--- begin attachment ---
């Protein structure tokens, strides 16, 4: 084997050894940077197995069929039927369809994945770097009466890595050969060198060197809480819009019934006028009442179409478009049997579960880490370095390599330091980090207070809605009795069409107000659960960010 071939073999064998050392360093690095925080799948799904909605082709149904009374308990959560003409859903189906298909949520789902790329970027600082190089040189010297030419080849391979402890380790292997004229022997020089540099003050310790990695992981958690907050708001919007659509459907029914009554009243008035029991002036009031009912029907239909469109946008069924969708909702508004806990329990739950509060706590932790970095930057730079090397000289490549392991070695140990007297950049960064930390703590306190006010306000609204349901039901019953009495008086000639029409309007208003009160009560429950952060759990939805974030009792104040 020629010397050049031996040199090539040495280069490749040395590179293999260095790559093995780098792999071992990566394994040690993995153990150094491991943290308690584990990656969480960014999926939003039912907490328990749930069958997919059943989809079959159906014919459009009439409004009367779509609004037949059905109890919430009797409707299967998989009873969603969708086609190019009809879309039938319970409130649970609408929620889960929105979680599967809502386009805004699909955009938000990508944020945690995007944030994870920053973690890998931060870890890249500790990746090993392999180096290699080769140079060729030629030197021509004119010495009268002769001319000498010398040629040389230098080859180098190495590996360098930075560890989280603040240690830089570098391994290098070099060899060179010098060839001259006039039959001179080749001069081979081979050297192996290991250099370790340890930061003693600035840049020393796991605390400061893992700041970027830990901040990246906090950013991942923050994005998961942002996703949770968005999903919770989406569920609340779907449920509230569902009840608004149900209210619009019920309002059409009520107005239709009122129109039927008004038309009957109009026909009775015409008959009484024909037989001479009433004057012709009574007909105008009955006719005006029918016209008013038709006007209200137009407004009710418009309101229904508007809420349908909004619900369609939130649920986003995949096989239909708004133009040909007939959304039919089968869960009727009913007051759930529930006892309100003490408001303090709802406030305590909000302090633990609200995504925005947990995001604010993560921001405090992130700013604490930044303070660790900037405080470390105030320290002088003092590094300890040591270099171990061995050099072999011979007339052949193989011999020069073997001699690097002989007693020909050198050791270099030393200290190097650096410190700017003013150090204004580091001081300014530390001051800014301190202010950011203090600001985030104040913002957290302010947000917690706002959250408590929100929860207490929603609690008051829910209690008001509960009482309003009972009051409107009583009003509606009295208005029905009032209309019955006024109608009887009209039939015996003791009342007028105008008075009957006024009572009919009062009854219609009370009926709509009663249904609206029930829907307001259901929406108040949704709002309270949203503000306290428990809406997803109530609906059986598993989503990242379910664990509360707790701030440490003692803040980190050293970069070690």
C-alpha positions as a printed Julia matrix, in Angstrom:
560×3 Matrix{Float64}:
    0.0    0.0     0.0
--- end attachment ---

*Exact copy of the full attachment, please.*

């Protein structure tokens, strides 16, 4: 084997050894940077197995069929039927369809994945770097009466890595050969060198060197809480819009019934006028009442179409478009049997579960880490370095390599330091980090207070809605009795069409107000659960960010 071939073999064998050392360093690095925080799948799904909605082709149904009374308990959560003409859903189906298909949520789902790329970027600082190089040189010297030419080849391979402890380790292997004229022997020089540099003050310790990695992981958690907050708001919007659509459907029914009554009243008035029991002036009031009912029907239909469109946008069924969708909702508004806990329990739950509060706590932790970095930057730079090397000289490549392991070695140990007297950049960064930390703590306190006010306000609204349901039901019953009495008086000639029409309007208003009160009560429950952060759990939805974030009792104040 020629010397050049031996040199090539040495280069490749040395590179293999260095790559093995780098792999071992990566394994040690993995153990150094491991943290308690584990990656969480960014999926939003039912907490328990749930069958997919059943989809079959159906014919459009009439409004009367779509609004037949059905109890919430009797409707299967998989009873969603969708086609190019009809879309039938319970409130649970609408929620889960929105979680599967809502386009805004699909955009938000990508944020945690995007944030994870920053973690890998931060870890890249500790990746090993392999180096290699080769140079060729030629030197021509004119010495009268002769001319000498010398040629040389230098080859180098190495590996360098930075560890989280603040240690830089570098391994290098070099060899060179010098060839001259006039039959001179080749001069081979081979050297192996290991250099370790340890930061003693600035840049020393796991605390400061893992700041970027830990901040990246906090950013991942923050994005998961942002996703949770968005999903919770989406569920609340779907449920509230569902009840608004149900209210619009019920309002059409009520107005239709009122129109039927008004038309009957109009026909009775015409008959009484024909037989001479009433004057012709009574007909105008009955006719005006029918016209008013038709006007209200137009407004009710418009309101229904508007809420349908909004619900369609939130649920986003995949096989239909708004133009040909007939959304039919089968869960009727009913007051759930529930006892309100003490408001303090709802406030305590909000302090633990609200995504925005947990995001604010993560921001405090992130700013604490930044303070660790900037405080470390105030320290002088003092590094300890040591270099171990061995050099072999011979007339052949193989011999020069073997001699690097002989007693020909050198050791270099030393200290190097650096410190700017003013150090204004580091001081300014530390001051800014301190202010950011203090600001985030104040913002957290302010947000917690706002959250408590929100929860207490929603609690008051829910209690008001509960009482309003009972009051409107009583009003509606009295208005029905009032209309019955006024109608009887009209039939015996003791009342007028105008008075009957006024009572009919009062009854219609009370009926709509009663249904609206029930829907307001259901929406108040949704709002309270949203503000306290428990809406997803109530609906059986598993989503990242379910664990509360707790701030440490003692803040980190050293970069070690």
C-alpha positions as a printed Julia matrix, in Angstrom:
560×3 Matrix{Float64}:
    0.0    0.0     0.0